[A repost from tumblr: How My Youngest Brother Learned I’m A Witch. Early May, 2013]
Today I went over to see my father the Warlord and returned some of the books I borrowed. He decided he needed to feed me and served up some lasagna while I visited. As he’s setting up to make dinner (which I wouldn’t be around for) he asks me what the rest of my plans for the day were.
“I’ve a shit-ton of asks to answer on my blog.”
I shifted how my head laid on my upturned hand. “Yeah. People send me asks about things. Witchy things usually but all sorts of shit sometimes.”
I tap open the tumblr app and summarize a few public ones. We get to talking a bit about one of them before he turns from cutting potatoes and said, “There’s a lot of spirit ones there.”
“Well, yeah. It’s something I specialize in, I suppose.”
“Have you ever tried talking to your great grandmother?”
I shake my head without moving it from my hand. “I don’t tend to work with ghosts. Non-human spirits. I already don’t like people. Why would I hang out with dead ones?”
He turned and points the knife at me. I don’t bother to take offense. We tend to direct each other with pointy objects on a daily basis. “Your great grandmother’s a ghost. Your great grandfather said that if anyone would come back, it would be her. She haunted the [house both he and I grew up in]. Your uncle and aunt saw her too. She’d come out from the door as if there was still a wall there, go around the table, and come down the hallway to stare into the kid’s rooms.”
I only nod. I’ve heard this story before many times. “I remember you telling the story. I saw her too. Or, well, I saw something. It was when I was in that front bedroom. I saw something huge – taller than you Dad – and white block out the light in front of that door. You know how that light always emitted a yellow color right? Whatever it was was brighter than that.”
“It couldn’t have been your great grandmother. She was a tiny thing. Smaller than you. Could have been my grandfather though.”
“Ah. Well, I don’t know what it was, but it block out the light. I was so surprised I just pulled the sheets up over my head.” I laugh. I remember being no more than eight when the sighting took place and being more startled than scared. It was always something I believed had happened and could never disprove. I never bothered telling anyone about it usually. It was a ghost. It happened. I saw it. End of story.
B.A.D, my little five year old brother comes in, holding a worn, dilapidated checkers box. “You saw a ghost?”
“Yes. At least I think it was a ghost.”
“Oh. You should ask brother. He’ll be able to tell you whether or not it’s still there.”
I hide it well but I’m surprised as fuck and impressed. Yes, my brother the Necromancer could very well tell whether or not the rumored ghosts are still there. I could too, if I bothered to. However, no one in the family owns the house any longer and thus there was no point. But how the fuck did a five year old know about my brother? He rarely ever speaks of it. I don’t even think my father knows about my brother’s abilities.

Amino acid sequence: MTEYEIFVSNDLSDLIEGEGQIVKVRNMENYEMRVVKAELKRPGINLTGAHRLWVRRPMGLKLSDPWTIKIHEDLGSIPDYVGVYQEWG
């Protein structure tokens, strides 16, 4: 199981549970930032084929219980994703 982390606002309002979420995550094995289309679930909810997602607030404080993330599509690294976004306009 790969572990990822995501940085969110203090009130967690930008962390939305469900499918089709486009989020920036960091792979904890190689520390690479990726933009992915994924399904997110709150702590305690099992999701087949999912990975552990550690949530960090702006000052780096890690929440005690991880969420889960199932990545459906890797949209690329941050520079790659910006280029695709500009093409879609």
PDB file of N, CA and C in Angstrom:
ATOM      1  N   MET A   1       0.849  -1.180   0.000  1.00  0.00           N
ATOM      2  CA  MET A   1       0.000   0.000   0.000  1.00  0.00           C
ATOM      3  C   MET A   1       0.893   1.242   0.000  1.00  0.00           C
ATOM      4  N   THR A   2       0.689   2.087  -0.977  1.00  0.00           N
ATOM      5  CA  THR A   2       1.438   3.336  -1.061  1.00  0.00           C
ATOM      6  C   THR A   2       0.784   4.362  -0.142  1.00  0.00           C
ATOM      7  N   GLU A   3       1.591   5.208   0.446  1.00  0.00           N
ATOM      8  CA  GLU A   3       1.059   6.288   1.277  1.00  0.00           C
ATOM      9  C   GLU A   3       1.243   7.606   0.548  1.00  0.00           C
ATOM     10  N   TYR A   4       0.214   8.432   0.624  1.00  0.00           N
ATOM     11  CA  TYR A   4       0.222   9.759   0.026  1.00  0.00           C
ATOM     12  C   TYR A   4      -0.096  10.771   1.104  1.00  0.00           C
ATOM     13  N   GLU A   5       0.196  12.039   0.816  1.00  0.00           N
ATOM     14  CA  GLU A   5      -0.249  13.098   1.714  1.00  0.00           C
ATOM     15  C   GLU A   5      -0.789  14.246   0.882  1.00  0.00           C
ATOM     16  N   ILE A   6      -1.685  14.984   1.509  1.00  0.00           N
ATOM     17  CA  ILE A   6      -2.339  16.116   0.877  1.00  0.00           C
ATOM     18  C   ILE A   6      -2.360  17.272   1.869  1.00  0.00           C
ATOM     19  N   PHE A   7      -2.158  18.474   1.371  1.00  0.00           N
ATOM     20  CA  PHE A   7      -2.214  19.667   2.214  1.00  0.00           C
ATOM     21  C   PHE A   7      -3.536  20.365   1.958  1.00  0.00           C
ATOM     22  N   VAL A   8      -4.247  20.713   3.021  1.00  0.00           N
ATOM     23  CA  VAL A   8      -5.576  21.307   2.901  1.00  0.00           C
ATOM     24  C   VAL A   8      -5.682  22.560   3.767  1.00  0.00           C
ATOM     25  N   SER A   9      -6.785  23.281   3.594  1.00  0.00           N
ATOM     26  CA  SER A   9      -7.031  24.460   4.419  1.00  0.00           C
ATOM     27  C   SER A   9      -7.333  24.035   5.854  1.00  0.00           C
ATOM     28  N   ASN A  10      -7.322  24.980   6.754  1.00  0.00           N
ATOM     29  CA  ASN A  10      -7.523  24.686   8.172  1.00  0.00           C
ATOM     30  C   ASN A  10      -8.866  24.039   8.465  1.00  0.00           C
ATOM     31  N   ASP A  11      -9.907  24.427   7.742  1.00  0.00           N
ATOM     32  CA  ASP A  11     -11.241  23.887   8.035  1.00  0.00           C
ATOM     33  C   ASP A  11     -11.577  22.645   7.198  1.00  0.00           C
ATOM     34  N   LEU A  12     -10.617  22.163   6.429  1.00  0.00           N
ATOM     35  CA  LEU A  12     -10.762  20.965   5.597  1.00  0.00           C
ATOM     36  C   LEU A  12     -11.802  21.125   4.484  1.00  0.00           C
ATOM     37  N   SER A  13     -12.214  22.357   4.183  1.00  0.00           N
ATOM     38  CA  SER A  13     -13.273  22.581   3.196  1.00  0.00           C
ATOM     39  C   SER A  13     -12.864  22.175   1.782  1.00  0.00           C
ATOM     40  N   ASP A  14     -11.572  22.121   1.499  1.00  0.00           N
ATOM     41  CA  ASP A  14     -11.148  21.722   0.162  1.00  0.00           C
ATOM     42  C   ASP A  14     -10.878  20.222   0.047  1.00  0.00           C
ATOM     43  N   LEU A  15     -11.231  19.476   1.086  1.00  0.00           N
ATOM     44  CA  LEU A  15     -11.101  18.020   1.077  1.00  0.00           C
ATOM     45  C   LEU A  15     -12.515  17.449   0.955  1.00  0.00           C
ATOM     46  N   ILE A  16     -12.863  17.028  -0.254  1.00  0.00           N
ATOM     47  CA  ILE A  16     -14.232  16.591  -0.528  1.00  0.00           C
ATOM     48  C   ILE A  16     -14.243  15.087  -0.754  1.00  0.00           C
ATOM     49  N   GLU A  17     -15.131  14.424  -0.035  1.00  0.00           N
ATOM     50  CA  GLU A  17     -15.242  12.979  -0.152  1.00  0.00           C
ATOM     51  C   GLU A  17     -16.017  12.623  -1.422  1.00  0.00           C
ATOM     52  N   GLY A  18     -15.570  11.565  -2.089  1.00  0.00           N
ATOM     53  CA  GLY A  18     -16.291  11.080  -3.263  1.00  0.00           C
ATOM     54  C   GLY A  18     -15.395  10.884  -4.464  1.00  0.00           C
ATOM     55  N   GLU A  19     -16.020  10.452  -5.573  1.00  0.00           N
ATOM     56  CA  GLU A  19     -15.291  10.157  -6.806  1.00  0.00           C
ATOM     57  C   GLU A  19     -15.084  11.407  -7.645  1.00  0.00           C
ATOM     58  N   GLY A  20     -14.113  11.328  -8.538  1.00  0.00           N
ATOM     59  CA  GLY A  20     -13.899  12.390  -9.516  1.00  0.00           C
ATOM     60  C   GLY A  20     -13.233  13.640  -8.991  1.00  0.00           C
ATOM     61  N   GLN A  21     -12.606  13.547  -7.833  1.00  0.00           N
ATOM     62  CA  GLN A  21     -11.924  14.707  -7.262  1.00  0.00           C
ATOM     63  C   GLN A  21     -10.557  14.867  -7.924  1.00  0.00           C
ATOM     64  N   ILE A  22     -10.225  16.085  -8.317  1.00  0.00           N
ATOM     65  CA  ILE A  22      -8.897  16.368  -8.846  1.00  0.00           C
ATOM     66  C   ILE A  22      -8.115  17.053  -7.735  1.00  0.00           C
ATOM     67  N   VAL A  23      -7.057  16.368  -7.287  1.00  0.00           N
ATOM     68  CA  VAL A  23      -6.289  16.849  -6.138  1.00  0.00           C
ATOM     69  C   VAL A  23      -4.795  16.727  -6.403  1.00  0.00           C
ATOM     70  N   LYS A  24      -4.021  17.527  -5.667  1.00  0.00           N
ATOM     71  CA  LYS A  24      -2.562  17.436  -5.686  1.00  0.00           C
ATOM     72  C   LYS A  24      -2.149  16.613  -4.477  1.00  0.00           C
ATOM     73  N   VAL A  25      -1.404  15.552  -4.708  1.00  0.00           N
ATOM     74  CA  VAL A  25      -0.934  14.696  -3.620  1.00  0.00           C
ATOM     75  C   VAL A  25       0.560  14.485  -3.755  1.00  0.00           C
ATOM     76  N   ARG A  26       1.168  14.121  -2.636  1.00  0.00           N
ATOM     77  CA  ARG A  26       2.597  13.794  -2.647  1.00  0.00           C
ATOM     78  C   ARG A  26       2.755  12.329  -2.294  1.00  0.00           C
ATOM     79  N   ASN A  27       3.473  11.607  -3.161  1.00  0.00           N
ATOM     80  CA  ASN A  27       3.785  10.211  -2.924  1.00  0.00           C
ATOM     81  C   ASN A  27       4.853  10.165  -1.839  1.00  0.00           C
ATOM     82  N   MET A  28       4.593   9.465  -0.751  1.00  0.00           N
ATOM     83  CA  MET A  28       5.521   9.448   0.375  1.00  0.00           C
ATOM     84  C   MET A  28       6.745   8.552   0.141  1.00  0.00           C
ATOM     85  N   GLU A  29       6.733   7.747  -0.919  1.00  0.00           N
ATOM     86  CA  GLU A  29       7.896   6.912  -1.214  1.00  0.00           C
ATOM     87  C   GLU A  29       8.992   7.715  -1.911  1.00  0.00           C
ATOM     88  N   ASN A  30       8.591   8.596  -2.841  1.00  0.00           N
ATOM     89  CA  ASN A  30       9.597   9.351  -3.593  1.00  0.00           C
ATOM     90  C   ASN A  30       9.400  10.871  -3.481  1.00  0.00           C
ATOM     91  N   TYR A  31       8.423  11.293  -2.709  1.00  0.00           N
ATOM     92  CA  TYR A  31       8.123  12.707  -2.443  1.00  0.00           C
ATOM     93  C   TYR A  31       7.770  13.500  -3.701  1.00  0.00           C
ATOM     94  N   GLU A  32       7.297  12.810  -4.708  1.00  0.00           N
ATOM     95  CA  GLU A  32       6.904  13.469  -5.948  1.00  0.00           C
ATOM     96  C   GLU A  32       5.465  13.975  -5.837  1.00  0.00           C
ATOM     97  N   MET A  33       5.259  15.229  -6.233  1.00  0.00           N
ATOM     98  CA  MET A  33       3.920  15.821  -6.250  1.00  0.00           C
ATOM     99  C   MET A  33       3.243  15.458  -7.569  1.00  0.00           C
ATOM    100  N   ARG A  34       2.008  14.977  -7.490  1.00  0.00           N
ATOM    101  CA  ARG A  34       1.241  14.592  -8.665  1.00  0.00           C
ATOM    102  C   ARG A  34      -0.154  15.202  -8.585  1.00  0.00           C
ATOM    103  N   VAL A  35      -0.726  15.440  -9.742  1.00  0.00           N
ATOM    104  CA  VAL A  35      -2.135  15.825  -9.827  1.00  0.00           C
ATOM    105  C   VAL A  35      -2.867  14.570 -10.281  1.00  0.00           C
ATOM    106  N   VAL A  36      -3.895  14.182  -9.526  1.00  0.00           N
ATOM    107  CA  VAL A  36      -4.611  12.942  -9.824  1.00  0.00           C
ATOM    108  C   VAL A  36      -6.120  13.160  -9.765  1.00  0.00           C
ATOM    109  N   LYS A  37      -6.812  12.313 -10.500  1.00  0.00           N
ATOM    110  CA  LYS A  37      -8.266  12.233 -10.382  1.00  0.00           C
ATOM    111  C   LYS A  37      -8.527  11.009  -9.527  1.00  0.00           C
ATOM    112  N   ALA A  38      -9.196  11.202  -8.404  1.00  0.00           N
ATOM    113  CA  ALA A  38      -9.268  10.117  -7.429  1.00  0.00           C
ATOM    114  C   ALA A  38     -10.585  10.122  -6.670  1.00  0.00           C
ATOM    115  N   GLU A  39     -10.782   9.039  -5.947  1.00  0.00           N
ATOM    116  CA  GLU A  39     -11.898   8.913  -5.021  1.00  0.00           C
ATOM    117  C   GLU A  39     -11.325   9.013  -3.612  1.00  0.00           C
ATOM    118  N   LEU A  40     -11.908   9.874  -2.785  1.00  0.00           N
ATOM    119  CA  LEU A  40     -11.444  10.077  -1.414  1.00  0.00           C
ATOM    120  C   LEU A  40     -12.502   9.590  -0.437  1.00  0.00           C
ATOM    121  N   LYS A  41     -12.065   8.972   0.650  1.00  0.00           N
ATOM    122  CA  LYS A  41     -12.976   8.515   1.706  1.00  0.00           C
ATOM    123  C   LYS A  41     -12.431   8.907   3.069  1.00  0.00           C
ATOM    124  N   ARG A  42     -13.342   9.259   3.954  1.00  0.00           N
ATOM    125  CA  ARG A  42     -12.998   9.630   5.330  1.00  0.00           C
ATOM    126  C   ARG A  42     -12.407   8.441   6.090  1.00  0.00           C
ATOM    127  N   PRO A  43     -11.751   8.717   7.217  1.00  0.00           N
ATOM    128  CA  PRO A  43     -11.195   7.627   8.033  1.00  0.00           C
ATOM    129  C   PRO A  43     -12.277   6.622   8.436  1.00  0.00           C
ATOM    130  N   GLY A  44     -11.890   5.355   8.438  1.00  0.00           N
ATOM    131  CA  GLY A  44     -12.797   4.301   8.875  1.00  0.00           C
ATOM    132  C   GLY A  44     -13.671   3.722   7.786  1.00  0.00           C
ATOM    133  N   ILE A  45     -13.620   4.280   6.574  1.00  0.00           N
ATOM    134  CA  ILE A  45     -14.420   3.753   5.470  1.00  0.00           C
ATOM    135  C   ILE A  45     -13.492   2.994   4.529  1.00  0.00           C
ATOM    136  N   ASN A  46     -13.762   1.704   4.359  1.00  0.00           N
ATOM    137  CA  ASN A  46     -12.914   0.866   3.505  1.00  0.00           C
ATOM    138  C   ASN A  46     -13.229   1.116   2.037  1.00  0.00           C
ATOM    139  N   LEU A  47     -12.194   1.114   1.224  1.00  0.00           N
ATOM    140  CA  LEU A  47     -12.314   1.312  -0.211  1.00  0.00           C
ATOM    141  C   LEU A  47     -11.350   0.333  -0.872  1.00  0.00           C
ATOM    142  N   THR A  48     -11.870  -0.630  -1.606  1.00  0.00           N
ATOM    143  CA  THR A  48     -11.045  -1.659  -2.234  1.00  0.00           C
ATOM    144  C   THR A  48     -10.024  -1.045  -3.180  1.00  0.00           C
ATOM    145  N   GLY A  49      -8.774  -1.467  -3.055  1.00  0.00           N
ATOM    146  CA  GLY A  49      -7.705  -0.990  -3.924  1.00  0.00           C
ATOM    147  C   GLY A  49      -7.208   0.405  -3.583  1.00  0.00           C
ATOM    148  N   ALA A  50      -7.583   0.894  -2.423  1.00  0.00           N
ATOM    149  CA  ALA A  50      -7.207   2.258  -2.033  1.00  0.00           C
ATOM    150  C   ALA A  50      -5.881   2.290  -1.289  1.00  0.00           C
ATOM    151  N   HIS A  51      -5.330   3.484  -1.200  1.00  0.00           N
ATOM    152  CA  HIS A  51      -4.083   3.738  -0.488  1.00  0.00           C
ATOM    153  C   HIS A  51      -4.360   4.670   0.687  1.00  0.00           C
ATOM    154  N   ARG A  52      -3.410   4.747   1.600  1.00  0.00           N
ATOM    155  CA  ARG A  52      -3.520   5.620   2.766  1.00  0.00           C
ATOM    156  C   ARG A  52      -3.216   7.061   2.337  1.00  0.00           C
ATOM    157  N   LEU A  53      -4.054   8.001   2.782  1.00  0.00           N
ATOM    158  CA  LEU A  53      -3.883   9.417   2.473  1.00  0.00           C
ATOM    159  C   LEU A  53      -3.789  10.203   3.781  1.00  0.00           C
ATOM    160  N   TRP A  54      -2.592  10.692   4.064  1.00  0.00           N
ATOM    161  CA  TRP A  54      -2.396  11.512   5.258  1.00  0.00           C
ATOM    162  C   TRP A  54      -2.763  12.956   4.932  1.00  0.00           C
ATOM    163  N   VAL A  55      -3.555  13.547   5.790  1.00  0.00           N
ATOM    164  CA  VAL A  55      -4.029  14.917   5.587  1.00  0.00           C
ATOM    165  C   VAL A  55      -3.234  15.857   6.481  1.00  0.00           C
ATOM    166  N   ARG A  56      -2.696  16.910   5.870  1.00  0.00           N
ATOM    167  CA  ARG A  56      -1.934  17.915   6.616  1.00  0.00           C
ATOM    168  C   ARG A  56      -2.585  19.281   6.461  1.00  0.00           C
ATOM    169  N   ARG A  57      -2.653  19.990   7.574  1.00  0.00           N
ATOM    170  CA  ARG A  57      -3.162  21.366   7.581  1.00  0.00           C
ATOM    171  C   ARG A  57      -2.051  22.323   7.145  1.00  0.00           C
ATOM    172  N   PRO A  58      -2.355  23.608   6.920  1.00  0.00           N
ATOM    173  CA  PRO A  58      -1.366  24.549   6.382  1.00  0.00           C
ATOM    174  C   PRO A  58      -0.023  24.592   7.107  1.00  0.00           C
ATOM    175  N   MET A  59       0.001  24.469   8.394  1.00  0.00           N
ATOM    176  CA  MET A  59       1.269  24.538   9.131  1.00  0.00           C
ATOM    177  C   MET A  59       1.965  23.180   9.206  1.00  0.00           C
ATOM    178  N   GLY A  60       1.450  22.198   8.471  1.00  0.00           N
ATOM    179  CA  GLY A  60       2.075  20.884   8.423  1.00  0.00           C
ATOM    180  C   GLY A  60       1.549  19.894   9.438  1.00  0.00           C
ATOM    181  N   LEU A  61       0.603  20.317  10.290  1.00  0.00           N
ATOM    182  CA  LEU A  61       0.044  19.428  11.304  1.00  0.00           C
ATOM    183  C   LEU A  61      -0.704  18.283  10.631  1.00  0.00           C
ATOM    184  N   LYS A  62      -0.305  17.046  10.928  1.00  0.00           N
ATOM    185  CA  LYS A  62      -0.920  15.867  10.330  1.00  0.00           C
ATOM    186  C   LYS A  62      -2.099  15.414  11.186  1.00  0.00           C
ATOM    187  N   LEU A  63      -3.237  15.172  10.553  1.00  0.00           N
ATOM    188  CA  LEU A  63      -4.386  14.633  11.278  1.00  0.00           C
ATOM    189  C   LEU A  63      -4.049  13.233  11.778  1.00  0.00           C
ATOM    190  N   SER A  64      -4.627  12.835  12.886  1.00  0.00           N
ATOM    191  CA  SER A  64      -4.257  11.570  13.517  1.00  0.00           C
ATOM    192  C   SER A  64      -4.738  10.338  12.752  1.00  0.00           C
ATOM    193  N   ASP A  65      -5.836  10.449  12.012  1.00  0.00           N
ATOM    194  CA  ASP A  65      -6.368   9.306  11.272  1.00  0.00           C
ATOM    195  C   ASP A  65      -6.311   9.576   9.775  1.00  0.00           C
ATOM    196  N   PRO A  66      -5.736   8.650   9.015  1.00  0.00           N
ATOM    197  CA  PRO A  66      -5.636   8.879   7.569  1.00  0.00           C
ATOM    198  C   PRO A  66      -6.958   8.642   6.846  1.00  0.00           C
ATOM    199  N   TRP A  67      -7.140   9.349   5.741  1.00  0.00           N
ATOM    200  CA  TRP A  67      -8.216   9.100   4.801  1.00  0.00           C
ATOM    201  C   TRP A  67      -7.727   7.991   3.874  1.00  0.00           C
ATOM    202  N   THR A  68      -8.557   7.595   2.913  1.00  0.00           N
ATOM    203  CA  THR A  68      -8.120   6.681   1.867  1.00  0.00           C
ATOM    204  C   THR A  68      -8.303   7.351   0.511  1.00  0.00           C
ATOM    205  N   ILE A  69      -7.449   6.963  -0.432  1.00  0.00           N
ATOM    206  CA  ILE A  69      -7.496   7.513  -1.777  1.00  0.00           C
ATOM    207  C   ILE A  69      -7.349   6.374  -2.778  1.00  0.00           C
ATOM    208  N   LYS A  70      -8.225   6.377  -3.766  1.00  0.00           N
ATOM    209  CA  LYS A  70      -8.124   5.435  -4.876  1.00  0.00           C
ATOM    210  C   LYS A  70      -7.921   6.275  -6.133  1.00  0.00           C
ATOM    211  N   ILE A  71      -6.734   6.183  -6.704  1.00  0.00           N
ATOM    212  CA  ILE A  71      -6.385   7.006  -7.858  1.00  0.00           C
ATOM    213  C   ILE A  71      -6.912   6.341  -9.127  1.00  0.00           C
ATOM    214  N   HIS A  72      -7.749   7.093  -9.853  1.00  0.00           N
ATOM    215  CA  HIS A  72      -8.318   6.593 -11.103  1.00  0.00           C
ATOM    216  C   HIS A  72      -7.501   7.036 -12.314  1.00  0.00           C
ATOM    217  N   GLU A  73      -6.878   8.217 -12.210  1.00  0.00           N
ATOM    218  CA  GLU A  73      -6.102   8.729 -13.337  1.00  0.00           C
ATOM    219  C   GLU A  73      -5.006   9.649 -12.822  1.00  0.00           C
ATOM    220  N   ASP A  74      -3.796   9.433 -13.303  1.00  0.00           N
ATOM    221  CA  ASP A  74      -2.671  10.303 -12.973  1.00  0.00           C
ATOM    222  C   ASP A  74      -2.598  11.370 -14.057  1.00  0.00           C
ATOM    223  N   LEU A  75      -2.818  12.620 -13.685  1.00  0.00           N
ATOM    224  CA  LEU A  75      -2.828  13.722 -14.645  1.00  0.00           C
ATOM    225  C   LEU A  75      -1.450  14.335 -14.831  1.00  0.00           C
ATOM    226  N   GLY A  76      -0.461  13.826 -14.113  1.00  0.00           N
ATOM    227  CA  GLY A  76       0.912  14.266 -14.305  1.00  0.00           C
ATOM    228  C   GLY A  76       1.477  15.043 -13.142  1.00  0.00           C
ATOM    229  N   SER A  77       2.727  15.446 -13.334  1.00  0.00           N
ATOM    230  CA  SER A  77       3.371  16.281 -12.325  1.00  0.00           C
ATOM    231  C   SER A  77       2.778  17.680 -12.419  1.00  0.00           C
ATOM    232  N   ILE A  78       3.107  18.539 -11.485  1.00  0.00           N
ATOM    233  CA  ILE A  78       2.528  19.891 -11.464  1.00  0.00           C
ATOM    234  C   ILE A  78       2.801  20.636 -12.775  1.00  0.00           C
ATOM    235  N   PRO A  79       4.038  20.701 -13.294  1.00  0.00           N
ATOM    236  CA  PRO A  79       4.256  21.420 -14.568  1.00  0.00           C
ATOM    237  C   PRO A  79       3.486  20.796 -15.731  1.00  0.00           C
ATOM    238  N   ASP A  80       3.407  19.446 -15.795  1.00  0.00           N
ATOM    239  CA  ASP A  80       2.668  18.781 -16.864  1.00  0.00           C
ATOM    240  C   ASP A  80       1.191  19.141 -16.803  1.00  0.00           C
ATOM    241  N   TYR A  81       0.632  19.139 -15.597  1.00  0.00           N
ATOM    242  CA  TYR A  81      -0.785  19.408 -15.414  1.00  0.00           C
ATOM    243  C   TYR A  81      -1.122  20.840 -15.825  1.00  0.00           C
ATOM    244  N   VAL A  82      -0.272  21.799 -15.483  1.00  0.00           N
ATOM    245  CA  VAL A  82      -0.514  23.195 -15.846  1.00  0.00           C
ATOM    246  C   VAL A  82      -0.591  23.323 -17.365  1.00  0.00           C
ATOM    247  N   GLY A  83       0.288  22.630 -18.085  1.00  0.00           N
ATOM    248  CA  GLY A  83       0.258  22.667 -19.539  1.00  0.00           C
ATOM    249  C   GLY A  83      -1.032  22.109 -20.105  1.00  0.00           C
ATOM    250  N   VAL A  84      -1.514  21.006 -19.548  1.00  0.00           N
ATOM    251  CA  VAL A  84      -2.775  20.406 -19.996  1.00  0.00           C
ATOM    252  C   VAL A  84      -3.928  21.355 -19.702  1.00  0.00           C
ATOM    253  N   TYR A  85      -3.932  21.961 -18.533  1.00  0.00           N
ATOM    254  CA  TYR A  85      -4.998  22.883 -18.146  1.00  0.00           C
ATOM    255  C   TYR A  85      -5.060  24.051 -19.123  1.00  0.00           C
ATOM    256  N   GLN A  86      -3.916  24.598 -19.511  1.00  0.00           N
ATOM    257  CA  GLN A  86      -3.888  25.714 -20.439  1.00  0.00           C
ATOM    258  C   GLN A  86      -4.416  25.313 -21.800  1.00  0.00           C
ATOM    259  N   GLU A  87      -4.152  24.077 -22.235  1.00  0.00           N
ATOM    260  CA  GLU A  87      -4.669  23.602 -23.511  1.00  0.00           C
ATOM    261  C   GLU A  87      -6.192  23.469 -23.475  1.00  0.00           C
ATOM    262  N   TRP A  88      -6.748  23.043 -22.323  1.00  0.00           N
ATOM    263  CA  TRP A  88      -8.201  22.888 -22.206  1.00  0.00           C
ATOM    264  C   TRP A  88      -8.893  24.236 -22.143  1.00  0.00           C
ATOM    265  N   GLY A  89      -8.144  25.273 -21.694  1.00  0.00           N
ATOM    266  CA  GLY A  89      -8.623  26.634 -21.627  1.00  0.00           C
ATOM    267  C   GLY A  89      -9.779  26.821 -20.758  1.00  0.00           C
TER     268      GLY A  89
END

B.A.D however continuous as if he didn’t just drop a fucking bomb of information on me. “I’m not afraid of ghosts!”
I laughed. “You’re afraid of dogs, bees, and wary of girls but not of ghosts?” (When the Redhead disowned herself it caused emotional trauma for my youngest brother, already there from my step mother’s less-than-stellar parenting. The boy just didn’t understand that not all of his sisters or girls will abandon him.)
“Nope!” He said quite loudly, proud of himself. He flashes a smile. “I see them all the time.”
I’m not sure whether he meant on the TV or in real life. Either way, it doesn’t matter. He babbles on for a few more minutes and has me laughing.
“How about witches?” I ask him. I keep my smile easy, not teasing but friendly. While the question seems innocent, I don’t want to scare him off.
He blinks slowly, processing the question and for a moment I worry he didn’t hear me. He has hearing issues sometimes and I am about to voice the question again when he shakes his head. “No, I’m not afraid of witches.”
“Oh good. Because I’m a witch.”
I watch his eyes grow fearful for a moment then doubtful. I know I don’t look like any witch shown on Scooby-Doo.
I continue, “I really am. It’s my job. It’s what I do.”
My father comes around to the table and readies the chicken and rice for my brother’s dinner. He doesn’t look at me but instead makes eye contact with my brother. “She is.” He confirms.
That’s enough for my brother. He thinks on it for a few more moments before nodding, “I’m not scared of you either.”
I smile. “Good. I’m nothing to be scared of.”